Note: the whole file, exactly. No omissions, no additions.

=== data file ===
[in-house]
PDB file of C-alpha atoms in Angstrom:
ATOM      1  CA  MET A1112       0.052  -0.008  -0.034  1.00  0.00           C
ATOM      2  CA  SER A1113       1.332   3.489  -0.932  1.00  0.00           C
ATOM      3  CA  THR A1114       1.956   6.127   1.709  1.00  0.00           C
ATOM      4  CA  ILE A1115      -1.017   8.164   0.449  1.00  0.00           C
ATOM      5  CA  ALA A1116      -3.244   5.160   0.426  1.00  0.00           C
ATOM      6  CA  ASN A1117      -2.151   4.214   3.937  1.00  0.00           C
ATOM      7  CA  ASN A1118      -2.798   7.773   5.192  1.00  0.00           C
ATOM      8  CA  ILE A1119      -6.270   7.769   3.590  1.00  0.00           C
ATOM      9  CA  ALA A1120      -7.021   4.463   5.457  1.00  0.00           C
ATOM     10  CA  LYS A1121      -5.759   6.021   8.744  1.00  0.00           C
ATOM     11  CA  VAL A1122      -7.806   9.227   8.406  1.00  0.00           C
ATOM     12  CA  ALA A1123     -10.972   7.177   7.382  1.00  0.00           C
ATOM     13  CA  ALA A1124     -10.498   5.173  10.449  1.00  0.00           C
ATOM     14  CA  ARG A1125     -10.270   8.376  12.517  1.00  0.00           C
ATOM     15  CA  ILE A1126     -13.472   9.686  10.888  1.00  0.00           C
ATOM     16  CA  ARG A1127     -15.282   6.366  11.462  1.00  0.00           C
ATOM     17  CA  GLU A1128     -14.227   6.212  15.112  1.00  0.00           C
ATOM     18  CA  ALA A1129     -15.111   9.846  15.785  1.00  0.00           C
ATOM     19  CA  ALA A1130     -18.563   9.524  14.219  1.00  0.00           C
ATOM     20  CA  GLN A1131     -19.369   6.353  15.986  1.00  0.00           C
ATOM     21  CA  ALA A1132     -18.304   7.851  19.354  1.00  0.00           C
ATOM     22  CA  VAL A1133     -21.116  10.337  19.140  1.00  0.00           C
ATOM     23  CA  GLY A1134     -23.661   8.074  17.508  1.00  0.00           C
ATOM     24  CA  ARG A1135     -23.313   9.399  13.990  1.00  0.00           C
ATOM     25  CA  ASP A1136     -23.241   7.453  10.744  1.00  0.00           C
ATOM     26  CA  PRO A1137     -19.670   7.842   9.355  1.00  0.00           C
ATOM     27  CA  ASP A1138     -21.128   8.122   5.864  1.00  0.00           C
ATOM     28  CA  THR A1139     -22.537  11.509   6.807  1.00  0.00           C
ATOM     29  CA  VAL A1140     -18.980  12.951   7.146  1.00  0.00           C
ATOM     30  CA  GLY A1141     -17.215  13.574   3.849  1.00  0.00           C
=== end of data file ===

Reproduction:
[in-house]
PDB file of C-alpha atoms in Angstrom:
ATOM      1  CA  MET A1112       0.052  -0.008  -0.034  1.00  0.00           C
ATOM      2  CA  SER A1113       1.332   3.489  -0.932  1.00  0.00           C
ATOM      3  CA  THR A1114       1.956   6.127   1.709  1.00  0.00           C
ATOM      4  CA  ILE A1115      -1.017   8.164   0.449  1.00  0.00           C
ATOM      5  CA  ALA A1116      -3.244   5.160   0.426  1.00  0.00           C
ATOM      6  CA  ASN A1117      -2.151   4.214   3.937  1.00  0.00           C
ATOM      7  CA  ASN A1118      -2.798   7.773   5.192  1.00  0.00           C
ATOM      8  CA  ILE A1119      -6.270   7.769   3.590  1.00  0.00           C
ATOM      9  CA  ALA A1120      -7.021   4.463   5.457  1.00  0.00           C
ATOM     10  CA  LYS A1121      -5.759   6.021   8.744  1.00  0.00           C
ATOM     11  CA  VAL A1122      -7.806   9.227   8.406  1.00  0.00           C
ATOM     12  CA  ALA A1123     -10.972   7.177   7.382  1.00  0.00           C
ATOM     13  CA  ALA A1124     -10.498   5.173  10.449  1.00  0.00           C
ATOM     14  CA  ARG A1125     -10.270   8.376  12.517  1.00  0.00           C
ATOM     15  CA  ILE A1126     -13.472   9.686  10.888  1.00  0.00           C
ATOM     16  CA  ARG A1127     -15.282   6.366  11.462  1.00  0.00           C
ATOM     17  CA  GLU A1128     -14.227   6.212  15.112  1.00  0.00           C
ATOM     18  CA  ALA A1129     -15.111   9.846  15.785  1.00  0.00           C
ATOM     19  CA  ALA A1130     -18.563   9.524  14.219  1.00  0.00           C
ATOM     20  CA  GLN A1131     -19.369   6.353  15.986  1.00  0.00           C
ATOM     21  CA  ALA A1132     -18.304   7.851  19.354  1.00  0.00           C
ATOM     22  CA  VAL A1133     -21.116  10.337  19.140  1.00  0.00           C
ATOM     23  CA  GLY A1134     -23.661   8.074  17.508  1.00  0.00           C
ATOM     24  CA  ARG A1135     -23.313   9.399  13.990  1.00  0.00           C
ATOM     25  CA  ASP A1136     -23.241   7.453  10.744  1.00  0.00           C
ATOM     26  CA  PRO A1137     -19.670   7.842   9.355  1.00  0.00           C
ATOM     27  CA  ASP A1138     -21.128   8.122   5.864  1.00  0.00           C
ATOM     28  CA  THR A1139     -22.537  11.509   6.807  1.00  0.00           C
ATOM     29  CA  VAL A1140     -18.980  12.951   7.146  1.00  0.00           C
ATOM     30  CA  GLY A1141     -17.215  13.574   3.849  1.00  0.00           C